• Payments into the SS and Medicare are federally mandated programs, that you will benefit from as you become of age. While I was working I gladly paid into these programs, since as a senior, I knew we would benefit from it. Property taxes are a state thing and are used for public schools with no benefit to a senior. If you noticed in my previous posts, I had no problem paying these property taxes prior to reaching 65.

    • I can certainly appreciate your desire to make your personal resources go farther – most of us are in a similar boat. My response begins with a question. Do you receive no benefit from living in a community where children are educated? There are indirect benefits that serve the community as a whole. Schools are already underfunded, pushing more of that funding to a smaller set of the populace may cause greater harm to the community than it would benefit those relieved of the tax burden… just my thoughts. As a reverse mortgage professional I am sympathetic to the needs of seniors, but I don’t think this is a viable solution to easing restrictive budgets.

    • Why set the cutoff at 65 for paying for schools? Most people’s children are out of school way before they reach 65 so why should they continue to pay until age 65? What about people who have no children, why should they pay for schools at all since they will never use it? My kids are out of school and I am under 65 and do not like paying for schools either however there are other programs my tax dollars go for that I like even less. Until we can pick and choose where our tax dollars go to I do not see how we can exclude one class of citizens from paying a tax.

    • This is the next part of my personal analysis that I find maddening while meditating on it.

      MetLife has clearly stated that they do not want HUD to take another corrective action in reducing the PLF (Principle Limit Factor) yet AGAIN in order to correct defaults.  So the solutions was to JUMP aboard and put out this Financial Assessment.

      It was my understanding that MetLife wanted to avoid the PLF reduction – but by requiring 75% or less PLU in Standard Loans…yes – this practically creates the same result.

      Granted – you can still cash out 100% of the PL if the property related debt is >75% PLU – but the people who will need the full PL are the ones with the stacked mortgages.  If they have no lates, good income, good debt control otherwise – why bother with PLU?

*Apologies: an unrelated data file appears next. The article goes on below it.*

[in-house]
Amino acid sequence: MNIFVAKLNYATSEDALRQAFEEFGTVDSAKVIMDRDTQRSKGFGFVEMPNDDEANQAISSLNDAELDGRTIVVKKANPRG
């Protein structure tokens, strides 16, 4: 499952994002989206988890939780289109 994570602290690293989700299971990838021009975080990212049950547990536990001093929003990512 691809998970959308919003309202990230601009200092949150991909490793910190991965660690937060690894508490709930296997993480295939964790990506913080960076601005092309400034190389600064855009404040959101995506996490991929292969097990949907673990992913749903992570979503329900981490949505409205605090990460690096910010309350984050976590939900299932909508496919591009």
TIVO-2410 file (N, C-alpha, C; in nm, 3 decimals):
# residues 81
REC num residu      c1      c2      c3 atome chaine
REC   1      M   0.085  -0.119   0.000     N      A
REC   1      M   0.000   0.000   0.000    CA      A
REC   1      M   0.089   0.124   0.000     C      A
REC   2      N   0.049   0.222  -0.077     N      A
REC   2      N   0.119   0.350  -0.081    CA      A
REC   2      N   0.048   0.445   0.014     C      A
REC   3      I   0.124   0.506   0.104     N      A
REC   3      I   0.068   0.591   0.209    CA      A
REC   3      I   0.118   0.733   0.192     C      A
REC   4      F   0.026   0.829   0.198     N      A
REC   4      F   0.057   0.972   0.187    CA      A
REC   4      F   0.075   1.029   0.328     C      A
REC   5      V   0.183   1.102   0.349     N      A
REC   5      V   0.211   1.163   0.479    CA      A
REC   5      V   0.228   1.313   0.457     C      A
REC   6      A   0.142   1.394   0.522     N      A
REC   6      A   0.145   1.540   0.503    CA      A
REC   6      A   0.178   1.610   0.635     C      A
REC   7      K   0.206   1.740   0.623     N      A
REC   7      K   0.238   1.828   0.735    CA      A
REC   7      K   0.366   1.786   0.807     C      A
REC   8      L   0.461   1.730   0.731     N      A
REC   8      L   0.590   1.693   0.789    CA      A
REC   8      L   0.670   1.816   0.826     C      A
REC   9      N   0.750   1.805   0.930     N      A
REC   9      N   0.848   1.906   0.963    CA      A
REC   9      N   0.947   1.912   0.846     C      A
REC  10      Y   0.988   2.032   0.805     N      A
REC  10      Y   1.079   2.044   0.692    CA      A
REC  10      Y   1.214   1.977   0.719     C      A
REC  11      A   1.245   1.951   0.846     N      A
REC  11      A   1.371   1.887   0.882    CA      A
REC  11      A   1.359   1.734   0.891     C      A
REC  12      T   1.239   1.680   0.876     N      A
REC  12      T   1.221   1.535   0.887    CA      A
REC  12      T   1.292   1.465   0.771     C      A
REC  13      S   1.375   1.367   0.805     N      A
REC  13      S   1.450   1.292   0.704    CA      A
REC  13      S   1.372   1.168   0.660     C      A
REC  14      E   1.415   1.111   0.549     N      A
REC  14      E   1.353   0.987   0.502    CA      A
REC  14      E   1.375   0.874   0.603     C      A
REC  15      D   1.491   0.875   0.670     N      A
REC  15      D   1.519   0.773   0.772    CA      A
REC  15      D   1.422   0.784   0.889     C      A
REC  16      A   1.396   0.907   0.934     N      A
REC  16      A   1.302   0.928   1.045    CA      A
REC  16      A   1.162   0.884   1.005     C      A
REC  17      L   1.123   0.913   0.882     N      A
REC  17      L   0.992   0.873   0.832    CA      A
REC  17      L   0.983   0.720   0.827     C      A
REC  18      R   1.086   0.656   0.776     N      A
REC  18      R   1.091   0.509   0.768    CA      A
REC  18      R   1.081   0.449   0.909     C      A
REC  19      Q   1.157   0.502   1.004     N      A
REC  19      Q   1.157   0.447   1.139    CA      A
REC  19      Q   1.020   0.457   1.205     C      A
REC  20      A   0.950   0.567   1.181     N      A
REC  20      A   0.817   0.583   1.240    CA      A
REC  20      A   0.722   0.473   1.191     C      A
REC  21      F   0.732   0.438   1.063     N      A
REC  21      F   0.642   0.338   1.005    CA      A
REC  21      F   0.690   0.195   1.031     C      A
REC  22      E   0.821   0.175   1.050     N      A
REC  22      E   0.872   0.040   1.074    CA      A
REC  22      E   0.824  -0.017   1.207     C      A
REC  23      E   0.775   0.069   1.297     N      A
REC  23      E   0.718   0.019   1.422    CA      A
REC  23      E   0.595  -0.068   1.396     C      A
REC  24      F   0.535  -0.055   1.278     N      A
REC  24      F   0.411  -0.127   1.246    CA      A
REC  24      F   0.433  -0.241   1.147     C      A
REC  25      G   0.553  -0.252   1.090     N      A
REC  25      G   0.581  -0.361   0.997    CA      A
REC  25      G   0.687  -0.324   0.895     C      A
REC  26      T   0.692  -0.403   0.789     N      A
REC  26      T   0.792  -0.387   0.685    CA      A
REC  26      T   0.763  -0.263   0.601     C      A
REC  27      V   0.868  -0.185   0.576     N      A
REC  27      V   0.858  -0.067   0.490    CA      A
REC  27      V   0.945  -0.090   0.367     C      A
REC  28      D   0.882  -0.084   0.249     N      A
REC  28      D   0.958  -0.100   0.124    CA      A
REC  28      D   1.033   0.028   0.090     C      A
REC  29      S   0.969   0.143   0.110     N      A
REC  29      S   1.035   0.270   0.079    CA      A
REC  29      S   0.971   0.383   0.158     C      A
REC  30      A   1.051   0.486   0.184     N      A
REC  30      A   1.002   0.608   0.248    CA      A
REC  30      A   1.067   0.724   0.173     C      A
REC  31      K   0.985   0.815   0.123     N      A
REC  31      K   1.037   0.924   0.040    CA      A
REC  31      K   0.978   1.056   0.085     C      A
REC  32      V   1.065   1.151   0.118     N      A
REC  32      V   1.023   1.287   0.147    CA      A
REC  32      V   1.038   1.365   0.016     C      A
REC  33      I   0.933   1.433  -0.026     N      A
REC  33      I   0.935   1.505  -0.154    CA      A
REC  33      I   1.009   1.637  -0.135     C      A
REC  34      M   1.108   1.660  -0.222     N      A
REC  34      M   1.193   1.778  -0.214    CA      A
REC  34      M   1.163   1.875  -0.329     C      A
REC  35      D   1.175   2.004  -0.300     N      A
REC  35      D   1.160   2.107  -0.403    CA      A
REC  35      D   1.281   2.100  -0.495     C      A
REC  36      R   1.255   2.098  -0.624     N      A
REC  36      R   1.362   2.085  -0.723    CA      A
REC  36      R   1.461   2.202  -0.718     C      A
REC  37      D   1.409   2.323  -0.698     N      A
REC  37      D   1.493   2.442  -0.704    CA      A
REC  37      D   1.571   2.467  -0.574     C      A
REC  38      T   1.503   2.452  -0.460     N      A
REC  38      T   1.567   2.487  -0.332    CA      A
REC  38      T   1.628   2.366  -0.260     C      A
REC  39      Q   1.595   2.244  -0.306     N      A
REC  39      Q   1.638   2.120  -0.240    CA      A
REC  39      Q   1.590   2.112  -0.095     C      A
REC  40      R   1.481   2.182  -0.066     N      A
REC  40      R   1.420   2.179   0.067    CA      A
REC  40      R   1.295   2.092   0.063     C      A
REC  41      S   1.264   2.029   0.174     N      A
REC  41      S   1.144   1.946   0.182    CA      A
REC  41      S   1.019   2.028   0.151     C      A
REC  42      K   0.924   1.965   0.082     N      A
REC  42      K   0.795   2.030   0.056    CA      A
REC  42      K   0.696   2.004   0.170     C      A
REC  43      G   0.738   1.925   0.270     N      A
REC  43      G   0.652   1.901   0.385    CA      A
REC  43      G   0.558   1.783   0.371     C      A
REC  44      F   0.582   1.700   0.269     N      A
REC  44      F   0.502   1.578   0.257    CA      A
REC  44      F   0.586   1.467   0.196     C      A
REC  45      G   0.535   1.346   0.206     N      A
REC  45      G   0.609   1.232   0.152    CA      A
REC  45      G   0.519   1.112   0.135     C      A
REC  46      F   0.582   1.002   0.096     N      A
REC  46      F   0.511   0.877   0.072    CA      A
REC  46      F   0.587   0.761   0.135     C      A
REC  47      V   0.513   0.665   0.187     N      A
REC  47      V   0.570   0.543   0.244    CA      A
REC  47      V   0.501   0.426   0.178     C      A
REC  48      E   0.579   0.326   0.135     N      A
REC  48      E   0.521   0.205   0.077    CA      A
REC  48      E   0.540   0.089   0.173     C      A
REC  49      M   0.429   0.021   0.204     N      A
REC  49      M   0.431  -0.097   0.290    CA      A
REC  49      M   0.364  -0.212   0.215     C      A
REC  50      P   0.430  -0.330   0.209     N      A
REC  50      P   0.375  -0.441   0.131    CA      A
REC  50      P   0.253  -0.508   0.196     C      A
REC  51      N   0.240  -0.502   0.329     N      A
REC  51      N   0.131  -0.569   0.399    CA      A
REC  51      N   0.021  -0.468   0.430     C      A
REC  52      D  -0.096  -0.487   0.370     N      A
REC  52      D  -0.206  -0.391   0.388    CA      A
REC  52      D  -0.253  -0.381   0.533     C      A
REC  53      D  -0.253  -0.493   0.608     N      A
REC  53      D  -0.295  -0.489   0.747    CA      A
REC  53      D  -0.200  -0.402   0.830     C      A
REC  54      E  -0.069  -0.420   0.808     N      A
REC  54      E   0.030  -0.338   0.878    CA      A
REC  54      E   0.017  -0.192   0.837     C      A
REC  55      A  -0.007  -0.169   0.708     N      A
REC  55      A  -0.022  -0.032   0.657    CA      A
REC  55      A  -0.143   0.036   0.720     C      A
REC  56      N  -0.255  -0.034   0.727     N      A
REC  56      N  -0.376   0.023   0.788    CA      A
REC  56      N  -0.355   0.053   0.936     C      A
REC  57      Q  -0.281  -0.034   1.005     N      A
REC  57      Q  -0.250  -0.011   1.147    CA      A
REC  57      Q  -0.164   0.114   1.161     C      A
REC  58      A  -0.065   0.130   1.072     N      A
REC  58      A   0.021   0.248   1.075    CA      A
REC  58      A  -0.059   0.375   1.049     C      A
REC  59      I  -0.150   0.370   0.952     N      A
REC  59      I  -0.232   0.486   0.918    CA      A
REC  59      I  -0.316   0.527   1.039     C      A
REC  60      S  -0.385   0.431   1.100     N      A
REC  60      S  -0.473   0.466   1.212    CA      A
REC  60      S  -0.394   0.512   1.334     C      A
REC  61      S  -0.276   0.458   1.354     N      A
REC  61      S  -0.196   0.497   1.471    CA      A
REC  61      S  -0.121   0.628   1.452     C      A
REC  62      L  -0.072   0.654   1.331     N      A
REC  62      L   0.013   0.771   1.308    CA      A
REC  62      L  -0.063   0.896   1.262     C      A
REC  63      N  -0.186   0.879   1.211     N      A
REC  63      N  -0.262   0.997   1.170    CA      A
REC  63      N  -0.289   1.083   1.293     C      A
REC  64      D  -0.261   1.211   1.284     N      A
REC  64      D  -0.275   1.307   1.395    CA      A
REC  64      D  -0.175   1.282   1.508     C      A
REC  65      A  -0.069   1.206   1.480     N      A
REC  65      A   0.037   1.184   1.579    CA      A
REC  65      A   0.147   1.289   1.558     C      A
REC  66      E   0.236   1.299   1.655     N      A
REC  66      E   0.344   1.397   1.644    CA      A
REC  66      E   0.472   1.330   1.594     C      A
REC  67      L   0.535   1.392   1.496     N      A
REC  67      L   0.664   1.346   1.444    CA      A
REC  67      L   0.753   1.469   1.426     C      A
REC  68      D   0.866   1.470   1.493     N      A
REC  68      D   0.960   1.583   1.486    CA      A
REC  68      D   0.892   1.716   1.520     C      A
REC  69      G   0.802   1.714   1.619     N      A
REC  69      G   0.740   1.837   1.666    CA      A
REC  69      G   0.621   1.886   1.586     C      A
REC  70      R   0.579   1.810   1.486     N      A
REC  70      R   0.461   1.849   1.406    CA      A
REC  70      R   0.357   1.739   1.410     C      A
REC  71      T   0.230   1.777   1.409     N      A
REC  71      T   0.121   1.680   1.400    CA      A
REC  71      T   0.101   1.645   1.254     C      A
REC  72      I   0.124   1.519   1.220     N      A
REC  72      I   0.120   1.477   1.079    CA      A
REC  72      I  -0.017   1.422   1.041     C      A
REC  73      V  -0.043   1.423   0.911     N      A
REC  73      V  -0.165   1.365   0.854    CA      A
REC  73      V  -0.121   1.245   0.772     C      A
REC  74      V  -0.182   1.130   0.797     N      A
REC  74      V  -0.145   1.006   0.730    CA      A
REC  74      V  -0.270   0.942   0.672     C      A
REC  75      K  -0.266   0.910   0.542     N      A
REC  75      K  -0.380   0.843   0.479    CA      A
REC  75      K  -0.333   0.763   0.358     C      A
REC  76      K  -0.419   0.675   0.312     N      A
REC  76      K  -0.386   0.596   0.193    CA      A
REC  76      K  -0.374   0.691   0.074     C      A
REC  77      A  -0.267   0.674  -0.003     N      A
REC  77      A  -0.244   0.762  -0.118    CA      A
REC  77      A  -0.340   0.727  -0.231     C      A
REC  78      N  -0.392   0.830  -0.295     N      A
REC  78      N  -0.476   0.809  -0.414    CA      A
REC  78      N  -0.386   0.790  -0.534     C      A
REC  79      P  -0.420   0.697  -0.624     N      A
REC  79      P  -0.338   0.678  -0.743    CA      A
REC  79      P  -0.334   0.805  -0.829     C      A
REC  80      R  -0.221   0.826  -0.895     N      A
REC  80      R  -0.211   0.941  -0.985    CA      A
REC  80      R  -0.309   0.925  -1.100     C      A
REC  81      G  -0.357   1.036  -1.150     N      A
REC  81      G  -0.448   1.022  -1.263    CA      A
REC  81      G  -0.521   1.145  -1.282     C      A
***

To be fair – MetLife is stating that this is a moving target and would rather err on the side of ‘ultra-conservatism’ rather than the opposite.  Because otherwise it would be left up to HUD to take action – and for them – it takes but about all the brainpower they can afford just to decide to cut the PLF vs. any real analysis on what needs to be done.

      So kudos to MetLife for taking action – but shooting at gnats with cannons will do way more damage than it will good.  Hopefully they will get this thing down to the appropriate fly swatter it needs to be…AND VERY SOON!

      • Guest,

        Your remarks about the brainpower at HUD are way over the top and reflect your frustration.  But they are also false and damaging to the industry.

        We all need to take a deep breath and appeal to HUD and NRMLA in emails and letters that lenders need to be allowed to modify HECMs in underwriting as outlined in the poorly written NRMLA letter in June to Ms. Hill.  Despite its flaws that letter had some very good content which needs development and correction by NRMLA but it was a very GOOD start.

        Again the financial asseessment produced by MetLife is in the best interests of its shareholders.  Like Wells and B of A, reverse mortgages are an insignificant part of MetLife operations, period.  For MetLife as a whole this is good, reasonable, and rational policy.

        Other lenders will be happy to pick up the gleanings, MetLife leaves behind as a result of this new MetLife policy.  Will some MetLife retail originators leave MetLife as a result?  Most likely yes but that is what policy changes many times result in.